had taken in the State convention in behalf of secession. In public too fond of sensational oratory, in counsel he was a man of large and wise views. Mr. Leroy Pope Walker, of Alabama, was appointed Secretary of War on the recommendation of Mr. William L. Yancey. Ambitious, without any special fitness for this post, and overw who remained in the cabinet to the end. Mr. Judah P. Benjamin, of Louisiana, was appointed Attorney-General, and held that office until the resignation of Mr. Walker, when he was transferred to the post of Secretary of War. Upon the fall of New Orleans, public indignation compelled a change, and he was made Secretary of Stad, on the recommendation of the delegation from South Carolina, he was appointed Secretary of the Treasury, and proved himself entirely worthy of the trust. Mr. Walker, of Alabama, was a distinguished member of the bar of north Alabama, and was eminent among the politicians of that section. He was earnestly recommended by gen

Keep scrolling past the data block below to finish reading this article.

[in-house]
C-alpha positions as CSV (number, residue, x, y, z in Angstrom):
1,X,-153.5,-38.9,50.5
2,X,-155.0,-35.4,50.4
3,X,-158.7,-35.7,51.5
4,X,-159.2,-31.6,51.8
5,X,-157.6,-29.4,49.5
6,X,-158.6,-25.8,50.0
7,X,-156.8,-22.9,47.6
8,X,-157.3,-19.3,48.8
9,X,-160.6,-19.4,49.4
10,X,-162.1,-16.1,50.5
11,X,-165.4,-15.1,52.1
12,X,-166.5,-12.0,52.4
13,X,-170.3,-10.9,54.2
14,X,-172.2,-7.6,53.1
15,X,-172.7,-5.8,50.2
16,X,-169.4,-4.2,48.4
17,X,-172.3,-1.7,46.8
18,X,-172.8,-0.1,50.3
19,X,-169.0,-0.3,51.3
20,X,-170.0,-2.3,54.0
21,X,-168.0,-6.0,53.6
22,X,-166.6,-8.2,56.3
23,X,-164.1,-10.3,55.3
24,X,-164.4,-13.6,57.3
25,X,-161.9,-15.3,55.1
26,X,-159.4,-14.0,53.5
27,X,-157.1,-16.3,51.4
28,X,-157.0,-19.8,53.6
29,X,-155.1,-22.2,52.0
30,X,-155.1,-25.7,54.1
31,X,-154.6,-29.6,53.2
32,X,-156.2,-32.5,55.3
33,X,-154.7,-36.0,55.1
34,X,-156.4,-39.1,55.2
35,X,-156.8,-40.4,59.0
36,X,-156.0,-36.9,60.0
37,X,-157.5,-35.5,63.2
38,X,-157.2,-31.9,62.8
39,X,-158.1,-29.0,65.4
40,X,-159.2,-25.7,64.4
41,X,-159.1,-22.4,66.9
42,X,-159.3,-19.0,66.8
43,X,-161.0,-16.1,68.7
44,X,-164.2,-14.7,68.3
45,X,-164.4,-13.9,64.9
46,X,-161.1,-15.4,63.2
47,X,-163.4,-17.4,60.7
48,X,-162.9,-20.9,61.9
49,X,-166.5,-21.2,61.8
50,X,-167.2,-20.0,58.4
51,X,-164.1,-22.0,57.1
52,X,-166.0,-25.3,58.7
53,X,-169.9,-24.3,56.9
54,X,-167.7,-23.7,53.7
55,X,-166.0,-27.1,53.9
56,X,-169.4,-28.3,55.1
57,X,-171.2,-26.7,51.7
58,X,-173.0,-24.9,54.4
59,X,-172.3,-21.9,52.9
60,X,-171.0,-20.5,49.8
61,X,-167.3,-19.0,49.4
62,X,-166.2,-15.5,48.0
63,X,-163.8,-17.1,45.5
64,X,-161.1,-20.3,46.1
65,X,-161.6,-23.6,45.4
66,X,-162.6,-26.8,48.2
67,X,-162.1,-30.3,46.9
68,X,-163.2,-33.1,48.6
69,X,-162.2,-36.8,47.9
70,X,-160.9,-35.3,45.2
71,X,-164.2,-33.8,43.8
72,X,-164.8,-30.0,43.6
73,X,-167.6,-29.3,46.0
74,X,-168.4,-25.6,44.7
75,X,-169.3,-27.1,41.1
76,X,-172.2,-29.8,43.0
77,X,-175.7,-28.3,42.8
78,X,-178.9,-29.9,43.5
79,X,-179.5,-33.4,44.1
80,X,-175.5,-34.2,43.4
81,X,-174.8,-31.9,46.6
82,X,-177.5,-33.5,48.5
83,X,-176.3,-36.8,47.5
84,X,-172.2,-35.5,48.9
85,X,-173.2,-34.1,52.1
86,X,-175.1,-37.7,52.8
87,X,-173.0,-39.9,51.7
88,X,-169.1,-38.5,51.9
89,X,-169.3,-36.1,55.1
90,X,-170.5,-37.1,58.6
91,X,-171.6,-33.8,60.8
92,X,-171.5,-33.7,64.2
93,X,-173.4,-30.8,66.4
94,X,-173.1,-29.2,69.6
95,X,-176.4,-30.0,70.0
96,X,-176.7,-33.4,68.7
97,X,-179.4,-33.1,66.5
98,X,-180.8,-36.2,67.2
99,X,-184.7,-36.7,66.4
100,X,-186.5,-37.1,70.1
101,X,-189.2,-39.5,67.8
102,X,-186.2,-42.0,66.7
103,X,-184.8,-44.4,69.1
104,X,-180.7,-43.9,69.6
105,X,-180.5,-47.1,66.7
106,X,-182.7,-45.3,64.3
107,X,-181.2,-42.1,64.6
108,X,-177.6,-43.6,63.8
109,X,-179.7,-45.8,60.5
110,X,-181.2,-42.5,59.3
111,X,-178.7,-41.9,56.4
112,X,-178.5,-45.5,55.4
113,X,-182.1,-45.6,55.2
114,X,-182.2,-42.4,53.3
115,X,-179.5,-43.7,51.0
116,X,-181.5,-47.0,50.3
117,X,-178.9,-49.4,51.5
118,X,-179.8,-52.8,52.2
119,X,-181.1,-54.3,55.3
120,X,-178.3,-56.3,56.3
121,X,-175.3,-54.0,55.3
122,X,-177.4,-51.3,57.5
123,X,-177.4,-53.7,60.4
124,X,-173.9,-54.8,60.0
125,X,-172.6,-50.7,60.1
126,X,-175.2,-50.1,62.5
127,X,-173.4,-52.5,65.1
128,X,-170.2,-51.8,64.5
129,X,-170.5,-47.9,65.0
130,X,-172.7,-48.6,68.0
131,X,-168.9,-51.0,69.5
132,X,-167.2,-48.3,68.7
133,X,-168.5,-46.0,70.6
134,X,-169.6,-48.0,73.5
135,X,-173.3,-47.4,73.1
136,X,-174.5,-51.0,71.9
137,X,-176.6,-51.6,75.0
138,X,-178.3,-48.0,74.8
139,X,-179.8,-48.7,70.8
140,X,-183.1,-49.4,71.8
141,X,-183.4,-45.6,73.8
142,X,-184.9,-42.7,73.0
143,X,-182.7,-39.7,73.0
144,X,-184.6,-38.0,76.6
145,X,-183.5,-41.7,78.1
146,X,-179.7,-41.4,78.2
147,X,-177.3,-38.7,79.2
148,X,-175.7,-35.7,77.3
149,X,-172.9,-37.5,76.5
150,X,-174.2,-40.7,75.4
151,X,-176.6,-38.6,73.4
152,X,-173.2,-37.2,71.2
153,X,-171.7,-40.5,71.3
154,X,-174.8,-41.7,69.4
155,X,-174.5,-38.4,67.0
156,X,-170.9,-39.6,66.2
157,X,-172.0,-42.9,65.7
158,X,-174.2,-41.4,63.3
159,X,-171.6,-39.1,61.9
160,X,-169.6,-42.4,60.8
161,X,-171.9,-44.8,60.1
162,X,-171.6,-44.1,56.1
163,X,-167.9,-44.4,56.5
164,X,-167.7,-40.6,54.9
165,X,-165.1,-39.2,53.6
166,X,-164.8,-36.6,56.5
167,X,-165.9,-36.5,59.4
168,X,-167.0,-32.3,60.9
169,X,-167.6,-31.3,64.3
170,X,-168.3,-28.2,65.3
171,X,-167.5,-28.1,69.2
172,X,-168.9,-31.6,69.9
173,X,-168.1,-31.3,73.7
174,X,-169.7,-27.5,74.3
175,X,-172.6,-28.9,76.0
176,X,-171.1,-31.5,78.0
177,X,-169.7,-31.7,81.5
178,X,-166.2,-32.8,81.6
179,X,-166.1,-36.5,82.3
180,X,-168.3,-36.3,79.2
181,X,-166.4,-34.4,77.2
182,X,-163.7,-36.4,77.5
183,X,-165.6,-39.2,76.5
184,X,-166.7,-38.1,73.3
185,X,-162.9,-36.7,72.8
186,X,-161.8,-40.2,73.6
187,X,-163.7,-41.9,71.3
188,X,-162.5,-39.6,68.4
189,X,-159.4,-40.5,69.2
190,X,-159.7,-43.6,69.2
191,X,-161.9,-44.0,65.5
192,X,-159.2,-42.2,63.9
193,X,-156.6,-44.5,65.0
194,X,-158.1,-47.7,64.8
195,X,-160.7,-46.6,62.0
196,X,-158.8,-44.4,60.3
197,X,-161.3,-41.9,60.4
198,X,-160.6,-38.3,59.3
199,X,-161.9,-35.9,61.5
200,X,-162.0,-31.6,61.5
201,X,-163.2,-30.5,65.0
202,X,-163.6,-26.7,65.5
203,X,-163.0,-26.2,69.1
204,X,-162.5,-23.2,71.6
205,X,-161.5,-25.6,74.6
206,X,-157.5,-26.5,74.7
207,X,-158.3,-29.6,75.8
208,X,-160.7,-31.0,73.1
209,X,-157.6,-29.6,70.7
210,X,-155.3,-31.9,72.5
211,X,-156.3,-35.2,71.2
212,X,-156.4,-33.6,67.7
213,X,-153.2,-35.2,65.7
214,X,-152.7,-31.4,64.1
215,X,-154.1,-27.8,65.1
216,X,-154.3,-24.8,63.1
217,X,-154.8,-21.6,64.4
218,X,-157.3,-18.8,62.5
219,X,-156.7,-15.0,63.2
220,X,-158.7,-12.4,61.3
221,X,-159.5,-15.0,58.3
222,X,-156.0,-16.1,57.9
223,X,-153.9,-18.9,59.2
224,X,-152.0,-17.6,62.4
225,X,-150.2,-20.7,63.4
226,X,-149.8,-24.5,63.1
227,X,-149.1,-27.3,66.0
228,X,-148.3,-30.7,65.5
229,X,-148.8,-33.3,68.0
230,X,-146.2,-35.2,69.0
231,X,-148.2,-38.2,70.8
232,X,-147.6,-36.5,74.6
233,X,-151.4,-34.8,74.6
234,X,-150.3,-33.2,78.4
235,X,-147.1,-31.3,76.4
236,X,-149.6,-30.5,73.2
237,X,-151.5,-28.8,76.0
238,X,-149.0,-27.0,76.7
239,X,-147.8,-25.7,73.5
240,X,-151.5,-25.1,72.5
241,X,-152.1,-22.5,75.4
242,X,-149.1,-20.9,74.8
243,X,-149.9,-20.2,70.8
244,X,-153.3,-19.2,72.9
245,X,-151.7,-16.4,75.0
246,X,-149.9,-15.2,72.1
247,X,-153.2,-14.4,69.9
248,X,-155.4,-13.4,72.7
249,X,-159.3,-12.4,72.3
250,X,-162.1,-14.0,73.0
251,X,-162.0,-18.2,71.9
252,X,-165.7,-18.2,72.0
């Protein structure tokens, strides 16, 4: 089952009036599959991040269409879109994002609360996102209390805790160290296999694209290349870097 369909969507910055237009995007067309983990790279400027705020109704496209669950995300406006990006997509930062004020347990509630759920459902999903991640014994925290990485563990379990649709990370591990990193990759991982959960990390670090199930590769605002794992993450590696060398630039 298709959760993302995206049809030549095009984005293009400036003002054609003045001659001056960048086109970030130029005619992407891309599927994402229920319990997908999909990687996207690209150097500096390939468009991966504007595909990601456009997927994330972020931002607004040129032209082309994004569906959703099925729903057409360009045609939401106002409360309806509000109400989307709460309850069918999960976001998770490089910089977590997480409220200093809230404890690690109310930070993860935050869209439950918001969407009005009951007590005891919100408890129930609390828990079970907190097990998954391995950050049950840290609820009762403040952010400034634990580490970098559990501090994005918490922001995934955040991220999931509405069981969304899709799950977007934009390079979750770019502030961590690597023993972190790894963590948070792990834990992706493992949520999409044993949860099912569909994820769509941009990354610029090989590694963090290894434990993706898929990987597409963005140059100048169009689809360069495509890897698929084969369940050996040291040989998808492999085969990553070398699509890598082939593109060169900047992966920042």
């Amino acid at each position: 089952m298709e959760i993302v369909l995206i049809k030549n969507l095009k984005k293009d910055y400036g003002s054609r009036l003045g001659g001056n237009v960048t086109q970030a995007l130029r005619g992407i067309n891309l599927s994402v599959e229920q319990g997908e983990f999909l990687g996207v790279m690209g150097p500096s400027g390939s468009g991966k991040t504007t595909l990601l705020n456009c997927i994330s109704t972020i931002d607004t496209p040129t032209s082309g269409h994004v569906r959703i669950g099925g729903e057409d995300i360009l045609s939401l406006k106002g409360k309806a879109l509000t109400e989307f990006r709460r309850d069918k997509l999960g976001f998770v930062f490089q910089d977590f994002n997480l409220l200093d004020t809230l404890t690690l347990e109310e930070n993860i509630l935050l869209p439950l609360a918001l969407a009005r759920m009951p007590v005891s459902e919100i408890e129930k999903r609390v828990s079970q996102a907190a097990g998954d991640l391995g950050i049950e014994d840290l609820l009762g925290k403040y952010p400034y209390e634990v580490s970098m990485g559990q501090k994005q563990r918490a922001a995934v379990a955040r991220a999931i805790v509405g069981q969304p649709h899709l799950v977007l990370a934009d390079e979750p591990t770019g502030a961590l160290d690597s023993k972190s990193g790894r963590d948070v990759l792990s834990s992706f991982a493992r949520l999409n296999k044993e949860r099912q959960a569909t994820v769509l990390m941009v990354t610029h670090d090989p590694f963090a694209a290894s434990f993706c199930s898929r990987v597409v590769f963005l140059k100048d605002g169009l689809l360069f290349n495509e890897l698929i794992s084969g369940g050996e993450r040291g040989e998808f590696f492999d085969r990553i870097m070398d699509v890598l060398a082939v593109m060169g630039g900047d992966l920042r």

Robert Underwood Johnson, Clarence Clough Buell, Battles and Leaders of the Civil War: The Opening Battles. Volume 1., Responsibilities of the first Bull Run. (search)
were from 4 to 7 or 8 miles from it. The place of the battle was fixed by Bee's and Jackson's brigades; sent forward by my direction. At my request General Beauregard did write an order of march against the Federal army, finished a little before sunrise of the 21st. In it I am invariably termed commander-in-chief, and he (to command one of the wings) second in command, or General Beauregard-conclusive proof that the troops were not under his command. Two letters, from General Lee and Mr. Walker, Secretary of War, are cited as evidence that General Beauregard commanded. Those gentlemen were in a position to know if I relinquished the command or not. But I had this letter from General Lee: Richmond, July 24th, 1861.My Dear General: I almost wept for joy at the glorious victory achieved by our brave troops. The feelings of my heart could hardly be repressed on learning the brilliant share you had in its achievement. I expected nothing else, and am truly grateful for your safe
Robert Underwood Johnson, Clarence Clough Buell, Battles and Leaders of the Civil War: The Opening Battles. Volume 1., Wilson's Creek, and the death of Lyon. (search)